By Olivier Holmey
The war on financial crime in Nigeria, which president Muhammadu Buhari pledged to wage as part of his election campaign last year, looks to be moving on to the country’s banks.
Nigerian lender Access Bank found itself under scrutiny on May 6 when, according to one of its senior bankers, representatives of the country’s Economic and Financial Crimes Commission (EFCC), accompanied by armed guards, unexpectedly visited the bank, requesting interviews with the CEO and chief compliance officer.
“It’s unbelievable,” the banker tells Euromoney. “It’s almost like a shakedown. In the normal course of business, the staff of banks are routinely invited [for an interview] when the EFCC, police or anyone is investigating a transaction. It’s fairly routine. But in this case, they came and almost created a scene.
"This is the first time they have come in with armed guards, unexpectedly, without motive.”
The EFCC’s visit to Access, as well as visits, in quick succession, to at least two other Nigerian lenders, Sterling Bank and Fidelity Bank, shows how visible Nigerian law enforcement’s fight against corruption has become. Critics of the EFCC’s methods argue that the theatrics are unnecessary. The banker at Access says the commission is “sensationalising the issues”.
He adds: “They were only asking for the bank’s cooperation, not an indictment or anything. It’s ridiculous.”
Support for Buhari
The interrogation of top management at Access, Fidelity and Sterling – which first circulated as rumours on Twitter, before being confirmed by all three banks in official statements – has left observers wondering if this could be the start of a broader investigation into Nigeria’s banking sector.
Since Buhari was elected on an anti-corruption platform, many believe he is behind the EFCC’s efforts. In May, local newspapers reported that Buhari had ordered the EFCC to probe the alleged misappropriation of the Geneva-based Global Fund’s healthcare grants to Nigeria between 2010 and 2014.
But Buhari himself has promised that, during his presidency, institutions dedicated to fighting corruption will be free from political interference.
Regardless of who is behind the investigations, some say any fight against financial crime is likely to include the country’s banks among its targets. For example, $16 billion of Nigeria’s oil wealth – Nigeria is Africa’s largest oil producer – vanished in 2014 alone, the country’s auditor general said in March, and, the thinking goes, such transfers of funds could not have happened without bank participation.
The state-owned Nigerian National Petroleum Corporation has denied the auditor’s claims.
Of the EFCC’s visits to Access, Fidelity and Sterling, Ronak Gadhia, Africa equity analyst at Exotix, says: “If you think of it in the grand scheme of things, given how big a problem corruption has been, and the figures that have been touted around, it’s not really a surprise that banks are caught up in it now.”
According to the Access source, the cause for the EFCC’s visit to Access was a safe deposit box the bank rented out to a customer for two days, “many months ago” — either last year or the year before that, the banker says. He will not name the customer but says it was a businessman, not a politician.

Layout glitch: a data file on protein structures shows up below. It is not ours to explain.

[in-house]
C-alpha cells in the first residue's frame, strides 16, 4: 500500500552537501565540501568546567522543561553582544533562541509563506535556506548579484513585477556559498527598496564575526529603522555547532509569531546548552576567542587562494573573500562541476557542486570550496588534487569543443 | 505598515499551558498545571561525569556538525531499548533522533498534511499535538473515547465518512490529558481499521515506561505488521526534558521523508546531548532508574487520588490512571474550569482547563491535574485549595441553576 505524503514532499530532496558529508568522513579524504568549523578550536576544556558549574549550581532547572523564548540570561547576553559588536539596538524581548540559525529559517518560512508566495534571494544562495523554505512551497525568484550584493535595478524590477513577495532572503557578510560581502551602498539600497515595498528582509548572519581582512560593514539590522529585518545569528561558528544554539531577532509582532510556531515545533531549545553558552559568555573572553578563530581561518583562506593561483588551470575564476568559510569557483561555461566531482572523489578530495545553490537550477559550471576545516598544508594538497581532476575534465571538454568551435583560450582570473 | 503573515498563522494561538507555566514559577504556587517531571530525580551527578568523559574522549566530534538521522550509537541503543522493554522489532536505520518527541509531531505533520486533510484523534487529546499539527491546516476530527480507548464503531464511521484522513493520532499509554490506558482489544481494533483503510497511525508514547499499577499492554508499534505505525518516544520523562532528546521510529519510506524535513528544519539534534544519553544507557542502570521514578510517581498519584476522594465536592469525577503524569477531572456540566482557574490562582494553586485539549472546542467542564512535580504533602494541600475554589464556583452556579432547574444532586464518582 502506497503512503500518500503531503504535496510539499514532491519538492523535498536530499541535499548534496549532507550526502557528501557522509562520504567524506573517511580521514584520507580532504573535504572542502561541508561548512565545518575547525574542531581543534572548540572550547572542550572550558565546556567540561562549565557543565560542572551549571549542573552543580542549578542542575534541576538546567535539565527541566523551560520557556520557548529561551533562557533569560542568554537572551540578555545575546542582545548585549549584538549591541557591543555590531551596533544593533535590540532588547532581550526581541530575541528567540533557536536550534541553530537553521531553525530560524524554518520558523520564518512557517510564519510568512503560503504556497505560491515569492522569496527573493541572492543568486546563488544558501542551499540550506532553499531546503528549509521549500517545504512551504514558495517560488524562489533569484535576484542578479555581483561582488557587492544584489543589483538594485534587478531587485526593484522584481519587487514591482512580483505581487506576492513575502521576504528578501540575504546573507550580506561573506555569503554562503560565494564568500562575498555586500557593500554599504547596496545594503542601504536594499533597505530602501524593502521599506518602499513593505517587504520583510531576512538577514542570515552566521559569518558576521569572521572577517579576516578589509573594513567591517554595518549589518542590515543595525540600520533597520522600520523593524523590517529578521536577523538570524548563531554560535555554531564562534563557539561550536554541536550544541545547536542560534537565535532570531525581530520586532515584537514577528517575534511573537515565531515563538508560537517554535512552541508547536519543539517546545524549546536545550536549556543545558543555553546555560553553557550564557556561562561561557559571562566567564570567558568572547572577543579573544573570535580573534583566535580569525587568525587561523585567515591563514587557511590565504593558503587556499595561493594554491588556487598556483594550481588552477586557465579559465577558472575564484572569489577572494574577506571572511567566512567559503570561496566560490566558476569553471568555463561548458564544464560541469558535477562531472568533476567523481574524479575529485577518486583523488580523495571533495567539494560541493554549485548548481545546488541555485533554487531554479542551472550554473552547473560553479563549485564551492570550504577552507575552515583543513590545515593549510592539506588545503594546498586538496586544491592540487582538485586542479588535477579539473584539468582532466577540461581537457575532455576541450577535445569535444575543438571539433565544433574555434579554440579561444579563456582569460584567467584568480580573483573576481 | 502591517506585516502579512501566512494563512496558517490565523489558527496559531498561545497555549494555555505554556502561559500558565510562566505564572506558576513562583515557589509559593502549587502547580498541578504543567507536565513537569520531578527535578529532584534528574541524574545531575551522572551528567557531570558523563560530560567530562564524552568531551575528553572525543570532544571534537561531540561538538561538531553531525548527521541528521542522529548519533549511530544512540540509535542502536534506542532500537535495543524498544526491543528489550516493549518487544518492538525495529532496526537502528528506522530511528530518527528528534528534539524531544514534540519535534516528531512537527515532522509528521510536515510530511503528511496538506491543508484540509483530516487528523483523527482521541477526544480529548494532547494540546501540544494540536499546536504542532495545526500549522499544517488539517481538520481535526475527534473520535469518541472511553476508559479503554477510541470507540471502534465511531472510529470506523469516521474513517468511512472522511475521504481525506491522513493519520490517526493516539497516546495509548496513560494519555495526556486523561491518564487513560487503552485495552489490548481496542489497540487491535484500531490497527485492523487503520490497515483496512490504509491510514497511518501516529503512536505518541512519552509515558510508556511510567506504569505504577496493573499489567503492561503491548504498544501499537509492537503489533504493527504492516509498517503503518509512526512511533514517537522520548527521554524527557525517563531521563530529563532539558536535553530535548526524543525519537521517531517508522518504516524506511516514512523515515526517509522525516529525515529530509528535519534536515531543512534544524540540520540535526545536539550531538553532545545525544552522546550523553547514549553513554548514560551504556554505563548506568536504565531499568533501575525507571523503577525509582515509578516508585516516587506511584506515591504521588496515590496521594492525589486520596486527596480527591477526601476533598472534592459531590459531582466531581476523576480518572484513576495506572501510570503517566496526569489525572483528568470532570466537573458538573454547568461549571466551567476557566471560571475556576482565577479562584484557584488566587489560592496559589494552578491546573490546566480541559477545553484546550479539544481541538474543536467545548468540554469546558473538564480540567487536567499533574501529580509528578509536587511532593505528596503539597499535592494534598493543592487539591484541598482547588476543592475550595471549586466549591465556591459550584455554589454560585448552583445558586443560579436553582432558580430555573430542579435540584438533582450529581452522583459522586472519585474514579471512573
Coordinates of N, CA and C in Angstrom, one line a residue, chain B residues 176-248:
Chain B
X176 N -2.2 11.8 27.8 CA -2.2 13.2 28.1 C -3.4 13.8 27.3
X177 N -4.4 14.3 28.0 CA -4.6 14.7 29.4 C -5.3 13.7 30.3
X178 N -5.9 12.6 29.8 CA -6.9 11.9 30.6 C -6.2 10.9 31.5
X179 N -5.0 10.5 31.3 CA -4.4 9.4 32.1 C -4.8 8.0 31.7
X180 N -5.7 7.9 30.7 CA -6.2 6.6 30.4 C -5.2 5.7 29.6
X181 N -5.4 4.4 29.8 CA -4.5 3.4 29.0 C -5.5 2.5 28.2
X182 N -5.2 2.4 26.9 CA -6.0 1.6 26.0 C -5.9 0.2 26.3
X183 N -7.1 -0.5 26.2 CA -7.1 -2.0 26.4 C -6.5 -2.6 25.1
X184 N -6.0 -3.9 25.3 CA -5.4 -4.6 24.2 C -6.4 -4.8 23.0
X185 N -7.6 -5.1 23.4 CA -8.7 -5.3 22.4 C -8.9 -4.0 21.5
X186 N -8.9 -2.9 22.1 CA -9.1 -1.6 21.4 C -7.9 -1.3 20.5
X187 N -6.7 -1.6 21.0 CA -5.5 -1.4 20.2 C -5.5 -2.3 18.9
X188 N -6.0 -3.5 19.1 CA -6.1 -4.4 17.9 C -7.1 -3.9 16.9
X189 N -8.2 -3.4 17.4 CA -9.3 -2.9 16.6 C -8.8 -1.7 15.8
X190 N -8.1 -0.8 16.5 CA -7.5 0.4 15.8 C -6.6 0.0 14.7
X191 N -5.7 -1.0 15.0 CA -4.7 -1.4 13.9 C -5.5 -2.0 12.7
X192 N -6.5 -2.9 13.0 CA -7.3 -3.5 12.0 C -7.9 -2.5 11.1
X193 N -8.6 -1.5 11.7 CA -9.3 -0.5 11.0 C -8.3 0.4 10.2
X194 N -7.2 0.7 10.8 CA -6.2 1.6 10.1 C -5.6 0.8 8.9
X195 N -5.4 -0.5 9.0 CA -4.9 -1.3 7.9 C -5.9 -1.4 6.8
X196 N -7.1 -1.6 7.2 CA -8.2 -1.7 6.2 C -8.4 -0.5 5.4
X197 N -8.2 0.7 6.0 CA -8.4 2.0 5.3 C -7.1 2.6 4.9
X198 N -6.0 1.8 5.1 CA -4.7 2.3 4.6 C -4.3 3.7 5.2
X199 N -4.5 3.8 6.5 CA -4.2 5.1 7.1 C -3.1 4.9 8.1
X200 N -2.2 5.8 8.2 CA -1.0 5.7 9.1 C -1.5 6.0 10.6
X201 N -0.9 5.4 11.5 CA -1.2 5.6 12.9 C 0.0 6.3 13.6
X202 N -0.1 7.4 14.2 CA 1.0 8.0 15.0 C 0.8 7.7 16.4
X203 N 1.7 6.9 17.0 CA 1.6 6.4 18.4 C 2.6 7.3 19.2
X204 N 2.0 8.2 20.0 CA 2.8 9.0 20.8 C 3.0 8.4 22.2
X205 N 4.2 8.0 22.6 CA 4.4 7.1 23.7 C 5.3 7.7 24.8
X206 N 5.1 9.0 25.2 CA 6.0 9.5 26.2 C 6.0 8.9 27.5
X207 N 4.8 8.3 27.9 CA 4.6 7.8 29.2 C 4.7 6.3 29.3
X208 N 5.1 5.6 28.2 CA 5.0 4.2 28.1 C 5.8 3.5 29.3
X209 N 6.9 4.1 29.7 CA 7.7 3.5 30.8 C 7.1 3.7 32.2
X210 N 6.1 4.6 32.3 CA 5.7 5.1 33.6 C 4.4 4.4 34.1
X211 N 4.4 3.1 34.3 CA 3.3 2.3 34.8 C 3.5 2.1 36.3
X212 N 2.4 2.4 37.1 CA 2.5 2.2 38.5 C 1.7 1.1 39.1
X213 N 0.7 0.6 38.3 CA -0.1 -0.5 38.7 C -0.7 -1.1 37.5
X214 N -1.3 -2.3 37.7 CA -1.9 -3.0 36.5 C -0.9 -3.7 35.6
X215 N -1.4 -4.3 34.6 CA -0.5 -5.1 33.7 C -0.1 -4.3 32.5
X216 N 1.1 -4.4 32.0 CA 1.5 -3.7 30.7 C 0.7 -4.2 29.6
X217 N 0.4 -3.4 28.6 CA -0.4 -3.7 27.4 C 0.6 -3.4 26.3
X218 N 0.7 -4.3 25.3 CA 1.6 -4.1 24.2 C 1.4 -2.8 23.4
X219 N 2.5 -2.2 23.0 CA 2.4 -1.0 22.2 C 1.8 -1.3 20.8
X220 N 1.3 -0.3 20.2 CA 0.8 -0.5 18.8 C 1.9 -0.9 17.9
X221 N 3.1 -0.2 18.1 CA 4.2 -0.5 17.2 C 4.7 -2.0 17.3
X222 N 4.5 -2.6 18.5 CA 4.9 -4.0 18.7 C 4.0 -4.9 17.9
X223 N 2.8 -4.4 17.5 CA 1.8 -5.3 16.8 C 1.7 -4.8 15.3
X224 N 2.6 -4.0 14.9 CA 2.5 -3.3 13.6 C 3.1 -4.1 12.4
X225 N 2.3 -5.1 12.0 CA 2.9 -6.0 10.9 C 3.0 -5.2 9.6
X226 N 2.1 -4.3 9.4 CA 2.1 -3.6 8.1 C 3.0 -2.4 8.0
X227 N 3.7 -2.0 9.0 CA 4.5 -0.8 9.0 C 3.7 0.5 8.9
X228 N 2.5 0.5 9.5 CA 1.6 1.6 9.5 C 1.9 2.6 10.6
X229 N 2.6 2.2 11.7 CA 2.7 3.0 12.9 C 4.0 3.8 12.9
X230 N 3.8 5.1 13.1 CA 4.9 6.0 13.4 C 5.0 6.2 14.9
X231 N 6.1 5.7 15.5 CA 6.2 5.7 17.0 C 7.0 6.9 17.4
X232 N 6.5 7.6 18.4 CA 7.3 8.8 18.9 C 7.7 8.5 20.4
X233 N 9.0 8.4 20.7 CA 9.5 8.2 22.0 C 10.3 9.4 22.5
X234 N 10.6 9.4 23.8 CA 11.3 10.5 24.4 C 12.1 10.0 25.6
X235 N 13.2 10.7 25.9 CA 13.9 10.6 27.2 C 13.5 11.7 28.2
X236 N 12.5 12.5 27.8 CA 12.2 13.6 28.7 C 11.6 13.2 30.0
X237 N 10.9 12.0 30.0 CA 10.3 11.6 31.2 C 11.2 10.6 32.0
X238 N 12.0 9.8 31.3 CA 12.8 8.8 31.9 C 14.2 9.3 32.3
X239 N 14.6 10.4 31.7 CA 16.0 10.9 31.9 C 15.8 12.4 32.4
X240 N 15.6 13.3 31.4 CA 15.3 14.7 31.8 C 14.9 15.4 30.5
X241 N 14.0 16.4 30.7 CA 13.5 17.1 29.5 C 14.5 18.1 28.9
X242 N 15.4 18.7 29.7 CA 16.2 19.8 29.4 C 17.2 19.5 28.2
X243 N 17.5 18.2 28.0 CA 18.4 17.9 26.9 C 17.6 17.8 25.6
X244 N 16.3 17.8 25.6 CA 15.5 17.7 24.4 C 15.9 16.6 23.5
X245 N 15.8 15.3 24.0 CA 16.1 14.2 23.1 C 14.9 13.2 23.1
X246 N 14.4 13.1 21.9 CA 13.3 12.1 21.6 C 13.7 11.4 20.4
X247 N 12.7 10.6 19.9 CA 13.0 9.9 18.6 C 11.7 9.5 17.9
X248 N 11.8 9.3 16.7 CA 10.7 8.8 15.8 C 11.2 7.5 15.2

Access did not initially know what the client had kept in the box but, when asked by the EFCC on May 6, the source says the bank investigated the matter and quickly established what it had contained.
The banker says the EFCC had come to the same conclusion, independently from Access. In the box was $5 million, in cash. Asked whether this was a large amount for a single customer to hold in a deposit box, the Access banker says: “For the calibre of the customer, and the transactions the customer does, not necessarily.”
He defends his bank, saying: “It’s a single $5 million transaction, not a big figure, not a series of transactions.”
The EFCC wished to speak to the chief compliance officer to ensure Access had strong anti-money laundering rules in place, he says. He is surprised that Nigeria’s anti-corruption push would target a businessman, rather than a current or former politician, adding that none of those interviewed were detained following the EFCC’s visit.
Euromoney was not able to establish why Fidelity and Sterling were targeted at around the same time as Access, but Sterling says the EFCC visited its offices on May 4, “to see a mid-level officer of the bank”.
As the officer was not immediately available, Sterling says the commission questioned senior management instead, including the CEO. The bank says the investigation was related to a non-bank financial institution that is a client of Sterling. The bank says it will review the compliance procedures of its non-bank financial clients, with the aim of strengthening this area of its operations.
As for Fidelity, it says the EFCC was investigating transactions it undertook in 2015. The EFCC says it was investigating N500 million ($2.5 million) it says was “collected” by a politician in the opposition’s People’s Democratic Party, the party of former president Goodluck Jonathan.
“The N500 million,” the EFCC says, “was part of the $115 million allegedly lodged in Fidelity Bank Plc, in controversial circumstances, during the 2015 electioneering campaign period by the immediate past minister of petroleum resources, Mrs Diezani Allison-Madueke (sic).”
Alison-Madueke has repeatedly denied accusations of wrongdoing levelled against her.